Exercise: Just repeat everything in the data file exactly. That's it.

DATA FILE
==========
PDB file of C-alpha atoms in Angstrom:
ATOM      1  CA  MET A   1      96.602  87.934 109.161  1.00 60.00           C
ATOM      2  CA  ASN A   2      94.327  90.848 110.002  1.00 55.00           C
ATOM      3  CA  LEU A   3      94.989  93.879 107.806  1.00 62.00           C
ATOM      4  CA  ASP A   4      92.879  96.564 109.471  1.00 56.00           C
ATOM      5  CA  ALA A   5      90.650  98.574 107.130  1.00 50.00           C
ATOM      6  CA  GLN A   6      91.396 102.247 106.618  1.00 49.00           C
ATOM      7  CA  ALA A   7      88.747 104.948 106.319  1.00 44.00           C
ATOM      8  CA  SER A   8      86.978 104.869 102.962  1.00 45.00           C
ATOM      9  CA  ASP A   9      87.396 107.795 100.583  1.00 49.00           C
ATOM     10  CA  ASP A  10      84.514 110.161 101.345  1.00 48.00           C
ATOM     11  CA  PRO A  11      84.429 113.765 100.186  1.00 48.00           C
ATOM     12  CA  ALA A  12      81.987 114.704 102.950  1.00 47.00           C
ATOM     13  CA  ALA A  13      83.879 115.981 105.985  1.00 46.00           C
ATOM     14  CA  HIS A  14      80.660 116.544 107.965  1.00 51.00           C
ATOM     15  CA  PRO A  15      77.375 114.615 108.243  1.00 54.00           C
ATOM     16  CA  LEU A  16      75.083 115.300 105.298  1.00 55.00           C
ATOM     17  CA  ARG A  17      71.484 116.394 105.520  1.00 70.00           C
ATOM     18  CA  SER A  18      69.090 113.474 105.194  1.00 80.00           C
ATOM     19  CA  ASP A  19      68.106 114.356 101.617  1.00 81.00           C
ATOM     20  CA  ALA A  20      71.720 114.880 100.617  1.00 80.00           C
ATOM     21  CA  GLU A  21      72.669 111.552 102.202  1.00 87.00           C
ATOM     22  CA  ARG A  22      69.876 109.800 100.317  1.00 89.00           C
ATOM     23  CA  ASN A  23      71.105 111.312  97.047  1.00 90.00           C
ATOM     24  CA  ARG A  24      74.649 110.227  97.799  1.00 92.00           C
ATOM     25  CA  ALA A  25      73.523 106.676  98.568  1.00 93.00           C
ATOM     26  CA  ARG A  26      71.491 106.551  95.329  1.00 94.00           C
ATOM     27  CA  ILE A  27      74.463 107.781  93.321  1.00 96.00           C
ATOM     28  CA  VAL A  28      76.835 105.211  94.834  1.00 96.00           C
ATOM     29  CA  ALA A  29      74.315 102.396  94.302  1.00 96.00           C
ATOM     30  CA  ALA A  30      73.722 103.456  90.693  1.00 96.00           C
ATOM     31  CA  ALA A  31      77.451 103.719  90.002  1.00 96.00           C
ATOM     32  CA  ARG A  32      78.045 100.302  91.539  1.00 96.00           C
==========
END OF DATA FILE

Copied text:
PDB file of C-alpha atoms in Angstrom:
ATOM      1  CA  MET A   1      96.602  87.934 109.161  1.00 60.00           C
ATOM      2  CA  ASN A   2      94.327  90.848 110.002  1.00 55.00           C
ATOM      3  CA  LEU A   3      94.989  93.879 107.806  1.00 62.00           C
ATOM      4  CA  ASP A   4      92.879  96.564 109.471  1.00 56.00           C
ATOM      5  CA  ALA A   5      90.650  98.574 107.130  1.00 50.00           C
ATOM      6  CA  GLN A   6      91.396 102.247 106.618  1.00 49.00           C
ATOM      7  CA  ALA A   7      88.747 104.948 106.319  1.00 44.00           C
ATOM      8  CA  SER A   8      86.978 104.869 102.962  1.00 45.00           C
ATOM      9  CA  ASP A   9      87.396 107.795 100.583  1.00 49.00           C
ATOM     10  CA  ASP A  10      84.514 110.161 101.345  1.00 48.00           C
ATOM     11  CA  PRO A  11      84.429 113.765 100.186  1.00 48.00           C
ATOM     12  CA  ALA A  12      81.987 114.704 102.950  1.00 47.00           C
ATOM     13  CA  ALA A  13      83.879 115.981 105.985  1.00 46.00           C
ATOM     14  CA  HIS A  14      80.660 116.544 107.965  1.00 51.00           C
ATOM     15  CA  PRO A  15      77.375 114.615 108.243  1.00 54.00           C
ATOM     16  CA  LEU A  16      75.083 115.300 105.298  1.00 55.00           C
ATOM     17  CA  ARG A  17      71.484 116.394 105.520  1.00 70.00           C
ATOM     18  CA  SER A  18      69.090 113.474 105.194  1.00 80.00           C
ATOM     19  CA  ASP A  19      68.106 114.356 101.617  1.00 81.00           C
ATOM     20  CA  ALA A  20      71.720 114.880 100.617  1.00 80.00           C
ATOM     21  CA  GLU A  21      72.669 111.552 102.202  1.00 87.00           C
ATOM     22  CA  ARG A  22      69.876 109.800 100.317  1.00 89.00           C
ATOM     23  CA  ASN A  23      71.105 111.312  97.047  1.00 90.00           C
ATOM     24  CA  ARG A  24      74.649 110.227  97.799  1.00 92.00           C
ATOM     25  CA  ALA A  25      73.523 106.676  98.568  1.00 93.00           C
ATOM     26  CA  ARG A  26      71.491 106.551  95.329  1.00 94.00           C
ATOM     27  CA  ILE A  27      74.463 107.781  93.321  1.00 96.00           C
ATOM     28  CA  VAL A  28      76.835 105.211  94.834  1.00 96.00           C
ATOM     29  CA  ALA A  29      74.315 102.396  94.302  1.00 96.00           C
ATOM     30  CA  ALA A  30      73.722 103.456  90.693  1.00 96.00           C
ATOM     31  CA  ALA A  31      77.451 103.719  90.002  1.00 96.00           C
ATOM     32  CA  ARG A  32      78.045 100.302  91.539  1.00 96.00           C